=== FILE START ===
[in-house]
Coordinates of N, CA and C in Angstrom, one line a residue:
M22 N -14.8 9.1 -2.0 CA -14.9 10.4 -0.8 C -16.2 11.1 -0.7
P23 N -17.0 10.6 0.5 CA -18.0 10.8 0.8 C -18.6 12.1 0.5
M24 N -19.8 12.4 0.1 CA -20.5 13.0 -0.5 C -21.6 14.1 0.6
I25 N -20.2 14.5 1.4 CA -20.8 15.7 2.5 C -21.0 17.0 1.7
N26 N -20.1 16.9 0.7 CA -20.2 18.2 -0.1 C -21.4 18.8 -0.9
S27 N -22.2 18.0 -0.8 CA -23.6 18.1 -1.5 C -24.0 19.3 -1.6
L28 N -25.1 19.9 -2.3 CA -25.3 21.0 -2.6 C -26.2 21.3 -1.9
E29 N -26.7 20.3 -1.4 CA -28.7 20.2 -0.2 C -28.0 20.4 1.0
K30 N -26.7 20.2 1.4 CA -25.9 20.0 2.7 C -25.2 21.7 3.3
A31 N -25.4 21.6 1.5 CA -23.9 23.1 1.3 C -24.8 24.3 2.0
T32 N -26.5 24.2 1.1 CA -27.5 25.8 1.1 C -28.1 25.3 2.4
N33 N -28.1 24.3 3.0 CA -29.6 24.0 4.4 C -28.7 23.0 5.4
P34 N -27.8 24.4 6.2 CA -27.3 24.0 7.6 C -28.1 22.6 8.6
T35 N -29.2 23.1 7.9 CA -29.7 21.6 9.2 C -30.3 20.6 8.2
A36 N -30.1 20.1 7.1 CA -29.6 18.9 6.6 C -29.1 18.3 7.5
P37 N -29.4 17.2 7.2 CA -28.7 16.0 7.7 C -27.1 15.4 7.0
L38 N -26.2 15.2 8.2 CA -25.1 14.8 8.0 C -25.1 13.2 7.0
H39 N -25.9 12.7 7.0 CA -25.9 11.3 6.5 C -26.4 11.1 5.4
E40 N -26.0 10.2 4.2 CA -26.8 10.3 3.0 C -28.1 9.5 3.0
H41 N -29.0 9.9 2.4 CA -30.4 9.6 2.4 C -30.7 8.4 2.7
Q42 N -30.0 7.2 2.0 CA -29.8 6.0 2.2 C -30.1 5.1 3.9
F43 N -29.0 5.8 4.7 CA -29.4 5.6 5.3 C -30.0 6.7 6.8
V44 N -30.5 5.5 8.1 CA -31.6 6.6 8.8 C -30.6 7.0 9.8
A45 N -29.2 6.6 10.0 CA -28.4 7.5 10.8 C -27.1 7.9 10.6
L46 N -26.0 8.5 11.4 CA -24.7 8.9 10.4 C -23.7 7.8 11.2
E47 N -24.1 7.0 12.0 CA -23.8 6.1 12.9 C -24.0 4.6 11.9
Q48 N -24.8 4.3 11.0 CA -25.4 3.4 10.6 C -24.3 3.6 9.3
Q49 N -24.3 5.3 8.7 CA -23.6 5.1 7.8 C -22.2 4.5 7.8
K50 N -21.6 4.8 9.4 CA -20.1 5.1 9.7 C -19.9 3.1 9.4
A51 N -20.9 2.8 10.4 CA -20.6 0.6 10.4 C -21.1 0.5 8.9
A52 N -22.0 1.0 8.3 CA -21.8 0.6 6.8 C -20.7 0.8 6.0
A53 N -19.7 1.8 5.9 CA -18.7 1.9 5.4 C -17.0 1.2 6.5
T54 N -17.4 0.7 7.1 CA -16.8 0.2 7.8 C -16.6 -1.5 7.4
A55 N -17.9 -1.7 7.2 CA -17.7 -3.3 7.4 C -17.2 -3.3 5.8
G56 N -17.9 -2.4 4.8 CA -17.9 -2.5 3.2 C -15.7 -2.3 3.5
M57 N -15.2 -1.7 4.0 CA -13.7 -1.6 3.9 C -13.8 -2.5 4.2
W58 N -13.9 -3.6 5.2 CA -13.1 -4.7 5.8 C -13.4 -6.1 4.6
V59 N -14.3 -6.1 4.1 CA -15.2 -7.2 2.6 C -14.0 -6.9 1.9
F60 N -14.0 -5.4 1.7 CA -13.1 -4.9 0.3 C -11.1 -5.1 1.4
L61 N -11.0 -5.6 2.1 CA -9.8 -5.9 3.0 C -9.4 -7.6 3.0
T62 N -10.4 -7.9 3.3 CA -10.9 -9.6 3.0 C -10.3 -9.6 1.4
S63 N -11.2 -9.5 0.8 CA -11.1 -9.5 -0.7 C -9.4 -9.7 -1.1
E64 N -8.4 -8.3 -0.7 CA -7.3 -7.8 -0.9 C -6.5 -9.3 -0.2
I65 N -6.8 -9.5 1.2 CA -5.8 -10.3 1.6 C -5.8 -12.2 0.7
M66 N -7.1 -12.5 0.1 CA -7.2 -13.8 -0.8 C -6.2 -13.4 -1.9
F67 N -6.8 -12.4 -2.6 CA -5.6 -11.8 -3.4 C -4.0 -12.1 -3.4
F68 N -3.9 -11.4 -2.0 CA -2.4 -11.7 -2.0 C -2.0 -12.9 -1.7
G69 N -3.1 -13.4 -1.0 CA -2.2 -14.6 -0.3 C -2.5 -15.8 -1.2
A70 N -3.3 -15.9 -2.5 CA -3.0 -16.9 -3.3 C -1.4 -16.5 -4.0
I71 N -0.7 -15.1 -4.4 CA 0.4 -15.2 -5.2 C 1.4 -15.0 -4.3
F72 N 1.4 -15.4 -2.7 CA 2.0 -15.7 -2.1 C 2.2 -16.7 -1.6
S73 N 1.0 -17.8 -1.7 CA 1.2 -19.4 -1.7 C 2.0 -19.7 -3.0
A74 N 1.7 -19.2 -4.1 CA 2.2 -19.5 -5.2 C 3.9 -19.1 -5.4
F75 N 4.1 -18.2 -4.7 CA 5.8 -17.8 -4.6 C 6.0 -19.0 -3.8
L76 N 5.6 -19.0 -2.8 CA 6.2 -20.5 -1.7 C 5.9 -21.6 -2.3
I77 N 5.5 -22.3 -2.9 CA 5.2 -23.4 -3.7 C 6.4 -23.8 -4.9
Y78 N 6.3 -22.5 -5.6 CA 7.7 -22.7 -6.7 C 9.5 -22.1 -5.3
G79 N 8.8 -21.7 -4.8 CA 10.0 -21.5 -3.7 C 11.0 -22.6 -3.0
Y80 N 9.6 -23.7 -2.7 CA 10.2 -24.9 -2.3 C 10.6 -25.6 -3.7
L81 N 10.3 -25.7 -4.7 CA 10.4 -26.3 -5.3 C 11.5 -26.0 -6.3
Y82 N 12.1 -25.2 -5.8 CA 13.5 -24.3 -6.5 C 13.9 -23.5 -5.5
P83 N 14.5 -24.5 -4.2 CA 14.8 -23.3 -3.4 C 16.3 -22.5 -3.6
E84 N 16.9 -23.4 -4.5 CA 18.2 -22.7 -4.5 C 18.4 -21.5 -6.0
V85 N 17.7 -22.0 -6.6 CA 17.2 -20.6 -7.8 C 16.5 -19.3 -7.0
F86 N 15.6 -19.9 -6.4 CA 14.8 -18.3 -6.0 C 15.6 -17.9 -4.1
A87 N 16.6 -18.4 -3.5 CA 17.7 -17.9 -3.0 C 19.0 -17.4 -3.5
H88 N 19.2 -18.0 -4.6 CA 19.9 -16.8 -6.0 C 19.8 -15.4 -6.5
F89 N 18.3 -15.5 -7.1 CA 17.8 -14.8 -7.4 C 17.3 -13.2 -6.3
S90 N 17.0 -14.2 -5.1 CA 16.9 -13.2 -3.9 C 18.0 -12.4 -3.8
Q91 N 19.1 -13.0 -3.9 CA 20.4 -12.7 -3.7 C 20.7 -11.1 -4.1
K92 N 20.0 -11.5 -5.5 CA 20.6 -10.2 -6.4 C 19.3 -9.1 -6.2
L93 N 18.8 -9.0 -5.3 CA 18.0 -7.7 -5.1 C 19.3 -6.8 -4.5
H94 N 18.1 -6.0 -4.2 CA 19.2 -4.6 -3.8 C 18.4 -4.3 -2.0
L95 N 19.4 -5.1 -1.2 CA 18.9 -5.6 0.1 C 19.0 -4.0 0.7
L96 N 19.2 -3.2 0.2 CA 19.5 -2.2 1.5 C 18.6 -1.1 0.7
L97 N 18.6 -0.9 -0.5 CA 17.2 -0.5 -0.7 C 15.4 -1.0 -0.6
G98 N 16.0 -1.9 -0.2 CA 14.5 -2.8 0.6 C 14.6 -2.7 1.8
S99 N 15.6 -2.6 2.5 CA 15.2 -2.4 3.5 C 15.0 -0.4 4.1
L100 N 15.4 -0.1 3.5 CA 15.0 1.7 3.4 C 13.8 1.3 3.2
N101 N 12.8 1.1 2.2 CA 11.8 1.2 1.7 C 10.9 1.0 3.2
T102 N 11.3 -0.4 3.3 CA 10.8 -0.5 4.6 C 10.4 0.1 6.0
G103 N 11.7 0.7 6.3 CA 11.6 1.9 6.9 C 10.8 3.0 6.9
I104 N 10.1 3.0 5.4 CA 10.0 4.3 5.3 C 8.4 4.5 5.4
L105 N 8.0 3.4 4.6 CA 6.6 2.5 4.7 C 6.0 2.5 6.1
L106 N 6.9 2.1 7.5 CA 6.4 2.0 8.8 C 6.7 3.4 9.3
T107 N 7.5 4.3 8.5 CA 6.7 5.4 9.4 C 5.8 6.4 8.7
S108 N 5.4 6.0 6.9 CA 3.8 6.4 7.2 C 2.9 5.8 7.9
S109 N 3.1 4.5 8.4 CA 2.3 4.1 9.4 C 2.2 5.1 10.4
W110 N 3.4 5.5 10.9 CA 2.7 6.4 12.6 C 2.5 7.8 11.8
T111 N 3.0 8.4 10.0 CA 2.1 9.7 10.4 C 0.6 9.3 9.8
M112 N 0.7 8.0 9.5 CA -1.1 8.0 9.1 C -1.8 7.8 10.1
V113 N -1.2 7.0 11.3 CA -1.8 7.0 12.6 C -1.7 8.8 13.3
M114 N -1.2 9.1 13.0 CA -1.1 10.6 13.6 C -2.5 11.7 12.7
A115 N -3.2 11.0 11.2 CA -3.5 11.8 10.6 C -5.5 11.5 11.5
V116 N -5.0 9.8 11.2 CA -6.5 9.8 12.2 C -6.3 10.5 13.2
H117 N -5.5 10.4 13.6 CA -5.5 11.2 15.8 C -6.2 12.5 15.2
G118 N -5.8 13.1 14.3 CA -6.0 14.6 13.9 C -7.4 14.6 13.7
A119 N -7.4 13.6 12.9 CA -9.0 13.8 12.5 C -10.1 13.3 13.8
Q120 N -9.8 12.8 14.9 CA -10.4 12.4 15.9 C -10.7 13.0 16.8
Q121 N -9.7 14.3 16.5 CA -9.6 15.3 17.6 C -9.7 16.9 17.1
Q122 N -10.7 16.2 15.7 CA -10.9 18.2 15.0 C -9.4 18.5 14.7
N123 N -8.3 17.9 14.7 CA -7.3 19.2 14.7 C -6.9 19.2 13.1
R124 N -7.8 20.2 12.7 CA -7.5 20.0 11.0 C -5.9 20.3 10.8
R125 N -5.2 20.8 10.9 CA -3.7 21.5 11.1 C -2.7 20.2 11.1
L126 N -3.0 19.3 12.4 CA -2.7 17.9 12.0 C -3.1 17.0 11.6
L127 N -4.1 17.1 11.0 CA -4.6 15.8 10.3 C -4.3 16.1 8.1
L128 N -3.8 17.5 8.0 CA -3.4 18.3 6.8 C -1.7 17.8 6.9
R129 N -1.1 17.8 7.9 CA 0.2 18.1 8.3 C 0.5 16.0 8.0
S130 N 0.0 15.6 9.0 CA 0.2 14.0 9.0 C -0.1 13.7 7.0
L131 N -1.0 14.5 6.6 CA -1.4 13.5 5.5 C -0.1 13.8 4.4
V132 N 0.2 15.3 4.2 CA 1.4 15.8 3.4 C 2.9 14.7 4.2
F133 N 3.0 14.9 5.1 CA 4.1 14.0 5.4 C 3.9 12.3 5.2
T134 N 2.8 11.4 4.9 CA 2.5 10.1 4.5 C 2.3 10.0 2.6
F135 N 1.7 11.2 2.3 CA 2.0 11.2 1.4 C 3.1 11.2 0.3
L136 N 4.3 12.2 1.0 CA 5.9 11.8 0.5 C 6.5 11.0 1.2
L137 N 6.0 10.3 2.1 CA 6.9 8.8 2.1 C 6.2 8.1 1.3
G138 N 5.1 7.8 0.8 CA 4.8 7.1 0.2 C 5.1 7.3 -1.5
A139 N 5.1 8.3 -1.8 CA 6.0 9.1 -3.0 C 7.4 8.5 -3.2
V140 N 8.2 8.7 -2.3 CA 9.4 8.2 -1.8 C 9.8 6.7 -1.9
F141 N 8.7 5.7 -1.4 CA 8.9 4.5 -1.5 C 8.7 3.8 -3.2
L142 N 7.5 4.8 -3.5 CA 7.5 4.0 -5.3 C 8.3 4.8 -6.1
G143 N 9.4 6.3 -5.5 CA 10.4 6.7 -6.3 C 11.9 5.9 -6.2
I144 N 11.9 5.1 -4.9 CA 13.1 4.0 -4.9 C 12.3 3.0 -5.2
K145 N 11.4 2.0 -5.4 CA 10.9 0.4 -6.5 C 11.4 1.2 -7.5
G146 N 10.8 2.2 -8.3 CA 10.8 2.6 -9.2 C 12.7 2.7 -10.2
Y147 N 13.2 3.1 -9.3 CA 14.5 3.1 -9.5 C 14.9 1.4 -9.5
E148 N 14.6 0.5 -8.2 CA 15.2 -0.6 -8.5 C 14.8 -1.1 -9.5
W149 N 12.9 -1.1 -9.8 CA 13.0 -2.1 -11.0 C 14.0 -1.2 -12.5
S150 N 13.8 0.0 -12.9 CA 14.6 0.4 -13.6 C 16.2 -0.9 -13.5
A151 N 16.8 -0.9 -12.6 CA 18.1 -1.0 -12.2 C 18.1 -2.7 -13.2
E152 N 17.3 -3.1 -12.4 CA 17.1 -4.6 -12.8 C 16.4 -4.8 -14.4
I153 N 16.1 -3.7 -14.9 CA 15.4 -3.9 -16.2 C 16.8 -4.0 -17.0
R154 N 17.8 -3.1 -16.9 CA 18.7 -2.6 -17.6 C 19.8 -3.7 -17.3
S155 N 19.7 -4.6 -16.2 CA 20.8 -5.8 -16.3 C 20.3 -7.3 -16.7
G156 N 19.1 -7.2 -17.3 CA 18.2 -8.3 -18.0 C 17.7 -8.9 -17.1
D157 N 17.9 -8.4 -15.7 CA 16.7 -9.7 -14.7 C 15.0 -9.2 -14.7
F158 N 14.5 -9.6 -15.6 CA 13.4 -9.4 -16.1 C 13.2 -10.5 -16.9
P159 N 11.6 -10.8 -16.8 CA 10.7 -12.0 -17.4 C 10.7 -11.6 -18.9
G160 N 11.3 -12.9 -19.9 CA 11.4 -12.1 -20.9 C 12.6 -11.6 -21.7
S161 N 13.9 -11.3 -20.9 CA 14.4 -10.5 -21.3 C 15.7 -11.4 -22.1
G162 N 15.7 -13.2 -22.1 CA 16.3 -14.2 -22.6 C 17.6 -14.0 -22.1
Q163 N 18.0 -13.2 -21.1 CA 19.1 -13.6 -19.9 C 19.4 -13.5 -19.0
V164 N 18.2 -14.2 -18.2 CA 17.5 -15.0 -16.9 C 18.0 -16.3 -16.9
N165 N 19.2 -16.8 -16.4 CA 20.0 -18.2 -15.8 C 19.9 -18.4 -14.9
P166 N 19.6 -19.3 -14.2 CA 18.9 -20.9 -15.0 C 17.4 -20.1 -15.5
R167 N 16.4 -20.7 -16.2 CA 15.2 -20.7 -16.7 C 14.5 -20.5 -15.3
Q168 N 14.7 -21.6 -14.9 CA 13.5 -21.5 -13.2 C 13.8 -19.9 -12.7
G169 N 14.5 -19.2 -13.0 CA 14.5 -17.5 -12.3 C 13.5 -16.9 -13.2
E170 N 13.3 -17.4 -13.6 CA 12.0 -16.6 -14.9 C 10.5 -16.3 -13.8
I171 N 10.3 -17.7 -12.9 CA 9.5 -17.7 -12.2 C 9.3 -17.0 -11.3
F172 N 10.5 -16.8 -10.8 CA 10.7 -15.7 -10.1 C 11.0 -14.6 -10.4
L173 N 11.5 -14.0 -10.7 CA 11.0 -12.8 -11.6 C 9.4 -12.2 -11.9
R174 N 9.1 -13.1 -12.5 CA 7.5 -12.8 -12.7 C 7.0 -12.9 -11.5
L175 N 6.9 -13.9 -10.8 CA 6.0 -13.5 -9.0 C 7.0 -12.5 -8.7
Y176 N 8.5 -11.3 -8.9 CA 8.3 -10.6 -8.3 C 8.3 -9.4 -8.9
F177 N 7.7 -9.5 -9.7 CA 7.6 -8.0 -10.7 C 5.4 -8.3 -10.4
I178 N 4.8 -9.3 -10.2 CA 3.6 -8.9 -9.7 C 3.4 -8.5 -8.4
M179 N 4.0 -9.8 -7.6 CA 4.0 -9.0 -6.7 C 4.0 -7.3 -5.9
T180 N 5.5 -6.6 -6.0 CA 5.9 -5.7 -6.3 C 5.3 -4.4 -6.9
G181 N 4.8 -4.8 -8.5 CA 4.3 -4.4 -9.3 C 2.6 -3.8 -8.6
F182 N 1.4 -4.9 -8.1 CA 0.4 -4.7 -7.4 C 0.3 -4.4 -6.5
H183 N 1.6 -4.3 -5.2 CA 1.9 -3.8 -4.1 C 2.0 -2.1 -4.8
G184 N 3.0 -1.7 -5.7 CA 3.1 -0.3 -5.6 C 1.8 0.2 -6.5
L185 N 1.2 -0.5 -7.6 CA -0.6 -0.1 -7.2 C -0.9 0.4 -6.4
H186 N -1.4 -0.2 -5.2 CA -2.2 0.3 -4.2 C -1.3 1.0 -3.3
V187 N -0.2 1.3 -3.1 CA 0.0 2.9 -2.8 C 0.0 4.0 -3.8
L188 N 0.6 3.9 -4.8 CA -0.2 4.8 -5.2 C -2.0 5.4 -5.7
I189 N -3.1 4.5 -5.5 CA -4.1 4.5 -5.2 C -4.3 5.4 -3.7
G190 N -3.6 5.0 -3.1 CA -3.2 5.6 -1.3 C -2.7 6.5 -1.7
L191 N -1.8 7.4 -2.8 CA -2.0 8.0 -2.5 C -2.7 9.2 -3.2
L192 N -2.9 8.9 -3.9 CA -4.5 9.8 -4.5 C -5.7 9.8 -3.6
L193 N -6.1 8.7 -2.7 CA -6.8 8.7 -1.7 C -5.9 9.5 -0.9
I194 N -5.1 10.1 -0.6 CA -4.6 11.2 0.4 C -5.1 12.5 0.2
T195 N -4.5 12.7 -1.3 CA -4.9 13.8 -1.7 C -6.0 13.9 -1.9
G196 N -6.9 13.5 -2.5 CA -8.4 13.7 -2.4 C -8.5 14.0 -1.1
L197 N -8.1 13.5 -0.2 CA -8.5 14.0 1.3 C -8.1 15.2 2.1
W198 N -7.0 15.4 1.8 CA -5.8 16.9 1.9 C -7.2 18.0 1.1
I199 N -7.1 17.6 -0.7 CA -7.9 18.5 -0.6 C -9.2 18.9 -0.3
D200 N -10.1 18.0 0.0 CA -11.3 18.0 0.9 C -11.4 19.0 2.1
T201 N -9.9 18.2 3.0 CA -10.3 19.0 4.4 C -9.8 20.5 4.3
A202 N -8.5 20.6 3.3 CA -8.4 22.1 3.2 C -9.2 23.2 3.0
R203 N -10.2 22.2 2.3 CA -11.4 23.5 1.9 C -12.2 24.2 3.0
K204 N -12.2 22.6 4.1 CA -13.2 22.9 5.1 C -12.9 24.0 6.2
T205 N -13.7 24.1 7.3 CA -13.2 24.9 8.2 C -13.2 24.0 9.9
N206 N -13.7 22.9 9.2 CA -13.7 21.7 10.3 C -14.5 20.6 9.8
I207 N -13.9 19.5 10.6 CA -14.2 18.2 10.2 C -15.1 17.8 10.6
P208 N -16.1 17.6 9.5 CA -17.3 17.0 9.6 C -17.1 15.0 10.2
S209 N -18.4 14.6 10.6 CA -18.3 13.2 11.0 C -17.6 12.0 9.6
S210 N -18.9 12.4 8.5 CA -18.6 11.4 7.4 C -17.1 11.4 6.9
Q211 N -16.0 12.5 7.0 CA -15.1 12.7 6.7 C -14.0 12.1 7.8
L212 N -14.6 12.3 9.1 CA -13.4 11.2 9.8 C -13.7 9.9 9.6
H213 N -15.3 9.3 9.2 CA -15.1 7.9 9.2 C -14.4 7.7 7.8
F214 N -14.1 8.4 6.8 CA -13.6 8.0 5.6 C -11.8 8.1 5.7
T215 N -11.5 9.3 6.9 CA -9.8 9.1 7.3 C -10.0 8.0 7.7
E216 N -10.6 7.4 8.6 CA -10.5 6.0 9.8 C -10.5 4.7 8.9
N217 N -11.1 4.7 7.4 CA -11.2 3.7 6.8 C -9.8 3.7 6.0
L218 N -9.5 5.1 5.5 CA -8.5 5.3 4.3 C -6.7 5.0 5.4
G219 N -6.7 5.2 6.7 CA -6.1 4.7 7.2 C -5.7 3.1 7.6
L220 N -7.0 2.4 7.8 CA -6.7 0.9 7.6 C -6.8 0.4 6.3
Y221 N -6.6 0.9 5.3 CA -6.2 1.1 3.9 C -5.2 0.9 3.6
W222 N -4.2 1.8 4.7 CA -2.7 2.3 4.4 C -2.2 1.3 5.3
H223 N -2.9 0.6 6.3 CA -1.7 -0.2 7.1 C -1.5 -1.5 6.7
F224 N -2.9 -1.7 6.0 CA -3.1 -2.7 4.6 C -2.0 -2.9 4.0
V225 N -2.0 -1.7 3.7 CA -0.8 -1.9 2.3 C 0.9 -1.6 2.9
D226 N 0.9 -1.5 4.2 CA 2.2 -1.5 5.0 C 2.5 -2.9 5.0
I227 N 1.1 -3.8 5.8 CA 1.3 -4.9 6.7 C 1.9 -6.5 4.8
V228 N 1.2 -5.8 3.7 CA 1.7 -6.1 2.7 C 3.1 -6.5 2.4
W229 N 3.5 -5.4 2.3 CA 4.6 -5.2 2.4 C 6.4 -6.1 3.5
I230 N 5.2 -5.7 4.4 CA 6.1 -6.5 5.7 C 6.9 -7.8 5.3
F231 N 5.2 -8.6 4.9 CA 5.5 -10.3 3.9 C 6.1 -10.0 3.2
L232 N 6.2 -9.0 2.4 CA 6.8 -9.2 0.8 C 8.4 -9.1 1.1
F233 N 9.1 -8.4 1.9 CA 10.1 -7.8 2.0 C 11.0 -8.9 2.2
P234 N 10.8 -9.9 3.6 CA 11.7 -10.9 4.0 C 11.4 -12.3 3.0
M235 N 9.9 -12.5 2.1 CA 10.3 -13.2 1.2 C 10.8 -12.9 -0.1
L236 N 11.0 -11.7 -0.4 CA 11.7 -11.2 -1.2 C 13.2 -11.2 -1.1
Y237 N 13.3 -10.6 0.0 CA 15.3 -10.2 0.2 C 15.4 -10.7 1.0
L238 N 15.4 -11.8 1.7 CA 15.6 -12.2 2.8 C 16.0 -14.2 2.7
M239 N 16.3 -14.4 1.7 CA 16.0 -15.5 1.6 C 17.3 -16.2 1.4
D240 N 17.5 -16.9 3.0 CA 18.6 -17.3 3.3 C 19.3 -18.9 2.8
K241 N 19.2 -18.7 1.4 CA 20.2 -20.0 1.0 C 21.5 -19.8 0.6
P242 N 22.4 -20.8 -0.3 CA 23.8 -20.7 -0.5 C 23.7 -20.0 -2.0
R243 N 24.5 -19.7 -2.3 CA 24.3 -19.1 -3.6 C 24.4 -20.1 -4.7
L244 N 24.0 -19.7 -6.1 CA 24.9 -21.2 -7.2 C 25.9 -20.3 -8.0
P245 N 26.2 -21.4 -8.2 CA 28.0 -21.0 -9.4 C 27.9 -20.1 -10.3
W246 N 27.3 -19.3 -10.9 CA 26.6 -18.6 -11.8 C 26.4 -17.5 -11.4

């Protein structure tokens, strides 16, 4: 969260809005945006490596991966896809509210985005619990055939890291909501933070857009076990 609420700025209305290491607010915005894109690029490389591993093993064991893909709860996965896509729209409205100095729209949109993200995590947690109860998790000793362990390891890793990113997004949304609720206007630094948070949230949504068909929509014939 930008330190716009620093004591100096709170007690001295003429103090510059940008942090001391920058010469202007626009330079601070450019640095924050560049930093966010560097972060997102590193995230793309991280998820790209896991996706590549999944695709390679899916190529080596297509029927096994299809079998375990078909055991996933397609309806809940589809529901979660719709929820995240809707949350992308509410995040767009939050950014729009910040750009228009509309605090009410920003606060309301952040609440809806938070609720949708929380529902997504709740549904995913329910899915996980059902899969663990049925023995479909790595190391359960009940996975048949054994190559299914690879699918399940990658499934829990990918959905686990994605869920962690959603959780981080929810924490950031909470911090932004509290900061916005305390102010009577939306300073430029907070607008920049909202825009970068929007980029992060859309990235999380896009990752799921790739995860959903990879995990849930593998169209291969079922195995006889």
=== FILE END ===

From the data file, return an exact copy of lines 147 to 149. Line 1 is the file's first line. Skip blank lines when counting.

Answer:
P166 N 19.6 -19.3 -14.2 CA 18.9 -20.9 -15.0 C 17.4 -20.1 -15.5
R167 N 16.4 -20.7 -16.2 CA 15.2 -20.7 -16.7 C 14.5 -20.5 -15.3
Q168 N 14.7 -21.6 -14.9 CA 13.5 -21.5 -13.2 C 13.8 -19.9 -12.7